Paper + People is a blog about the Smith College Museum of Art’s collection of over 18,000 prints, drawings, and photographs. Here you will find a diverse array of posts written by museum staff, students, scholars, and other paper enthusiasts about anything pertaining to the collection.
Any works you see featured here are available to view by appointment.
Thursday, January 10, 2013
The obsessive act of reasserting my ties with the earth is an objectification of my existence.
– Ana Mendieta
I have always been enchanted by the work of late Cuban American artist Ana Mendieta, and the more I get to know her work, the more mysterious, unsettling, and wonderful it seems. Perhaps her most famous series, the Siluetaswere sculptural performances (which she called “earth-body works”) in which Mendieta would imprint or outline her silhouette into or onto natural elements, such as sand, earth, snow, trees, grass, ice, or rocks. These works are now known only through the hundreds of documentary photographs taken by the artist. Her performances of the 1970s showcase the inherent contradictions which make her work so captivating; they are simultaneously performative and static, expressive and stoic, beautiful and haunting, autobiographic and universal.
Ana Mendieta was born in Cuba in 1948 and came to the United States in 1961, living in exile in the Midwestern United States for much of her life. First receiving a graduate degree in painting from the University of Iowa, Mendieta subsequently earned a second MFA through their famous Intermedia department, where she learned to create her own fusion of the emerging media which were to define the art of the 1970s – performance, land art, and photography. While she did not physically return to Cuba until her visit eighteen years later, her work was always inspired by the heritage of her lost homeland and the feeling of being uprooted or, in her words, “cast out of the womb.” The subtle act of imposing her body on the earth is an effort to physically and spiritually reconnect with history and nature.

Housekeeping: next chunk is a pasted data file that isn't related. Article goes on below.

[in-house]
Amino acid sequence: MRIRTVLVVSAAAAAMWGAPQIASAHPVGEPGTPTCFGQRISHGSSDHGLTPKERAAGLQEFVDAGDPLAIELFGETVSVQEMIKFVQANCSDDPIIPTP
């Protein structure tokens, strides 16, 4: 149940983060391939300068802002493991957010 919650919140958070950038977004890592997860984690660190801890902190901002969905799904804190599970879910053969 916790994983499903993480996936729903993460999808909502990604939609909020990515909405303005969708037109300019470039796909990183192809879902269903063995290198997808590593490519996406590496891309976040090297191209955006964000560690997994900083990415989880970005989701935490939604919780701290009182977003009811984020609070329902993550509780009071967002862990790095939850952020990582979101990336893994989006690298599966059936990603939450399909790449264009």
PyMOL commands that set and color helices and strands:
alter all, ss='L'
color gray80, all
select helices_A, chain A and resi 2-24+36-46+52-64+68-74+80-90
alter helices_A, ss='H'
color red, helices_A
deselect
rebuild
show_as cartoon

Mendieta traveled to Mexico every summer between 1973 and 1980, where she made hundreds of Siluetas,either in private or in the presence of a very intimate audience. The works are imbued with symbolism drawn from indigenous religions, such as Santeria – a Cuban hybrid of Catholicism, West African, and Caribbean spiritual beliefs, archetypal nature imagery, and Mexican funerary decorations. Mendieta believed she had more in common with indigenous artists than with her contemporaries, proclaiming “[My work] has very little to do with most earth art. I’m not interested in the formal qualities of my materials, but their emotional and sensual ones.”
The true power of the Siluetaslies in what Mendieta chooses not to show us. Apart from a few early works, such as the first in the series Imagen de Yagul(above), the artist’s physical body is not present, but is suggested by her silhouette created from her body or a plywood cut-out used in later works. While these photographs preserve the immediate and timeless memory of the earth-body works, they were in fact methodically planned, quickly executed, and ephemeral. The pieces produced in Mexico were often created within protected cultural sites – such as Zapotec graves and abandoned church complexes – and were left to deteriorate and return to the earth.